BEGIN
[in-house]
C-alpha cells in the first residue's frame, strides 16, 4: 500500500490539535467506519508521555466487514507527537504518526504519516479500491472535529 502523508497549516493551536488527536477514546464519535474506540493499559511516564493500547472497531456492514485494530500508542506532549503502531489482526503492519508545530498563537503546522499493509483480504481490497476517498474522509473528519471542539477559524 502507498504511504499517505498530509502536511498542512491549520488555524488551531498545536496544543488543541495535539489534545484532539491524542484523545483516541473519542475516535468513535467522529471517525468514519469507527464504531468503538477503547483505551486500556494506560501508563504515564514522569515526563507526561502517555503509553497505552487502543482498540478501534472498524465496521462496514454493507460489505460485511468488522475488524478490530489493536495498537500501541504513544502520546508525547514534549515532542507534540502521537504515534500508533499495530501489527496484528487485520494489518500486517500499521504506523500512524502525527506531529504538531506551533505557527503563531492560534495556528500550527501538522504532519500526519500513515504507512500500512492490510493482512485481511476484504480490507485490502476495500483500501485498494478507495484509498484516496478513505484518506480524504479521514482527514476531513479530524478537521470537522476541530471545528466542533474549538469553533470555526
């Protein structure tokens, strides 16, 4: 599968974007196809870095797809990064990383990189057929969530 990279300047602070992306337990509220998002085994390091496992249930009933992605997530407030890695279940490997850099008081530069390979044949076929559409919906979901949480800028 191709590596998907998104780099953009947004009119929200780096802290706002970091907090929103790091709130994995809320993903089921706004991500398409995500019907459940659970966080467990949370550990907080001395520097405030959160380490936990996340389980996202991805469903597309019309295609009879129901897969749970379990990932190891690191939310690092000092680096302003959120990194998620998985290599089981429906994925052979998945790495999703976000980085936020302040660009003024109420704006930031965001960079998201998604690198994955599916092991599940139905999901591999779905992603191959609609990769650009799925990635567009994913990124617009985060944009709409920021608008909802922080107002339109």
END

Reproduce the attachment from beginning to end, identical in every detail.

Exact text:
[in-house]
C-alpha cells in the first residue's frame, strides 16, 4: 500500500490539535467506519508521555466487514507527537504518526504519516479500491472535529 502523508497549516493551536488527536477514546464519535474506540493499559511516564493500547472497531456492514485494530500508542506532549503502531489482526503492519508545530498563537503546522499493509483480504481490497476517498474522509473528519471542539477559524 502507498504511504499517505498530509502536511498542512491549520488555524488551531498545536496544543488543541495535539489534545484532539491524542484523545483516541473519542475516535468513535467522529471517525468514519469507527464504531468503538477503547483505551486500556494506560501508563504515564514522569515526563507526561502517555503509553497505552487502543482498540478501534472498524465496521462496514454493507460489505460485511468488522475488524478490530489493536495498537500501541504513544502520546508525547514534549515532542507534540502521537504515534500508533499495530501489527496484528487485520494489518500486517500499521504506523500512524502525527506531529504538531506551533505557527503563531492560534495556528500550527501538522504532519500526519500513515504507512500500512492490510493482512485481511476484504480490507485490502476495500483500501485498494478507495484509498484516496478513505484518506480524504479521514482527514476531513479530524478537521470537522476541530471545528466542533474549538469553533470555526
């Protein structure tokens, strides 16, 4: 599968974007196809870095797809990064990383990189057929969530 990279300047602070992306337990509220998002085994390091496992249930009933992605997530407030890695279940490997850099008081530069390979044949076929559409919906979901949480800028 191709590596998907998104780099953009947004009119929200780096802290706002970091907090929103790091709130994995809320993903089921706004991500398409995500019907459940659970966080467990949370550990907080001395520097405030959160380490936990996340389980996202991805469903597309019309295609009879129901897969749970379990990932190891690191939310690092000092680096302003959120990194998620998985290599089981429906994925052979998945790495999703976000980085936020302040660009003024109420704006930031965001960079998201998604690198994955599916092991599940139905999901591999779905992603191959609609990769650009799925990635567009994913990124617009985060944009709409920021608008909802922080107002339109």